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Hypertension outcomes of adrenalectomy in patients with primary aldosteronism: a systematic review and meta-analysis

BMC Endocrine DisordersBMC series – open, inclusive and trusted201717:61

https://doi.org/10.1186/s12902-017-0209-z

Received: 1 December 2016

Accepted: 12 September 2017

Published: 3 October 2017

Abstract

Background

The hypertension cure rate of unilateral adrenalectomy in primary aldosteronism (PA) patients varies widely in existing studies.

Methods

We conducted an observational meta-analysis to summarize the pooled hypertension cure rate of unilateral adrenalectomy in PA patients. Comprehensive electronic searches of PubMed, Embase, Cochrane, China National Knowledge Internet (CNKI), WanFang, SinoMed and Chongqing VIP databases were performed from initial state to May 20, 2016. We manually selected eligible studies from references in accordance with the inclusion criteria. The pooled hypertension cure rate of unilateral adrenalectomy in PA patients was calculated using the DerSimonian–Laird method to produce a random-effects model.

Results

Forty-three studies comprising approximately 4000 PA patients were included. The pooled hypertension cure rate was 50.6% (95% CI: 42.9–58.2%) for unilateral adrenalectomy in PA. Subgroup analyses showed that the hypertension cure rate was 61.3% (95% CI: 49.4–73.3%) in Chinese studies and 43.7% (95% CI: 38.0–49.4%) for other countries. Furthermore, the hypertension cure rate at 6-month follow-up was 53.3% (95% CI: 36.0–70.5%) and 49.6% (95% CI: 40.9–58.3%) for follow-up exceeding 6 months. The pooled hypertension cure rate was 50.9% (95% CI: 40.5–61.3%) from 2001 to 2010 and 50.2% (95% CI: 39.0–61.5%) from 2011 to 2016.

Conclusions

The hypertension cure rate for unilateral adrenalectomy in PA is not optimal. Large clinical trials are required to verify the utility of potential preoperative predictors in developing a novel and effective prediction model.

Keywords

Adrenalectomy Hypertension Primary aldosteronism Meta-analysis Review

Background

Primary aldosteronism (PA) is a group of disorders in which aldosterone production is inappropriately high for sodium status, relatively independent of the major regulators of secretion (e.g., angiotensin II, plasma potassium concentration), and is not suppressed by sodium loading [1]. Some studies have reported that PA is present in >5% of hypertensive patients and may exceed 10% [24]. PA is typically caused by an adrenal adenoma and unilateral or bilateral adrenal hyperplasia. However, in a small proportion of cases, adrenal carcinoma and familial hyperaldosteronism can also precipitate PA.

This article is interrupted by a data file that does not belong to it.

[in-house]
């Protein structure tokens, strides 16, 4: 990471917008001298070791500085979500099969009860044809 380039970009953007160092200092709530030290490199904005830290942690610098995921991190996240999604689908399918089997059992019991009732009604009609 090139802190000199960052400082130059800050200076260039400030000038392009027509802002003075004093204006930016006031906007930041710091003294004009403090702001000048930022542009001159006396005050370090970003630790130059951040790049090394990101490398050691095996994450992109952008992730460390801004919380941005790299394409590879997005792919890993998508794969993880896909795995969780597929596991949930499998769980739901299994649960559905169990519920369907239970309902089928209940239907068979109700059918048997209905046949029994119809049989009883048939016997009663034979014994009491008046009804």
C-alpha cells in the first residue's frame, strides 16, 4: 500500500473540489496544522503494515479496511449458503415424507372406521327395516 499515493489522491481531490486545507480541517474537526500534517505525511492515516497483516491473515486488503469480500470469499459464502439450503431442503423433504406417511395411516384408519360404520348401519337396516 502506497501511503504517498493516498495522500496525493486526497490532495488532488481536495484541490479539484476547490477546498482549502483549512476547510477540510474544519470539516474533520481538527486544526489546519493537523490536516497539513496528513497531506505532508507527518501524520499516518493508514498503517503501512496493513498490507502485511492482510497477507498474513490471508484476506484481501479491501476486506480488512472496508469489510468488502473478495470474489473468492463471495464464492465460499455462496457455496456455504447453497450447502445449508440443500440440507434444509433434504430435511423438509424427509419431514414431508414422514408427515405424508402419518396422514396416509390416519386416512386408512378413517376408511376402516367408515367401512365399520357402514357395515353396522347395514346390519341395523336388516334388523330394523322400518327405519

Idiopathic hyperaldosteronism (IHA) should be medically treated with a mineralocorticoid receptor antagonist, whereas unilateral primary aldosteronism, which includes aldosterone-producing adenoma (APA) and unilateral adrenal hyperplasia (UAH), is curable by surgical intervention [5]. However, after unilateral adrenalectomy, not all PA patients are completely cured of their hypertension, despite normalization of the biochemical marker abnormalities. After adrenalectomy for unilateral primary aldosteronism, complete hypertension cure rate and the factors associated with complete hypertension cure are variable. Previous studies have reported hypertension cure rates ranging from 35% to 63.8%, with intrinsic risk factors being identified. These include age, gender, duration of hypertension, body mass index (BMI), and preoperative prescribing of antihypertensive agents [69]. Furthermore, a meta-analysis of the 25 studies with 1685 patients showed that the pooled proportion of normotension following adrenalectomy is 52% [10]. However, the study selects 25 articles which 4 Chinese studies only. A multicenter epidemiologic study in 11 provinces of China between January 2010 and October 2011 reveals that PA prevalence is 7.1% among 1656 patients with resistant hypertension [11]. Given the high prevalence, PA patients in China are more and more interested in solving the problem of hypertension by adrenalectomy. Consequently, in the present study, we added the Chinese-language publication data and established more strict inclusion criteria to more comprehensively estimate the complete hypertension cure rate of unilateral adrenalectomy in PA patients.

Methods

Literature search strategy

Online retrieval of the following databases was conducted: PubMed, Embase, Cochrane, China National Knowledge Internet (CNKI), WanFang, SinoMed and Chongqing VIP. Eligible studies were manually selected from references according to the inclusion criteria. The search date was from initial state to May 20, 2016. The following keywords were used to identify potentially relevant studies from all databases: ‘hyperaldosteronism’ and ‘adrenalectomy’. We also retrieved the references from all relevant publications to obtain further salient studies. Two independent reviewers (Yu Zhou and Mei-Lian Zhang) conducted the literature screen of relevant titles and abstracts according to inclusion and excluding criteria. Su-jie Ke was the adjudicator for any articles that were disputed.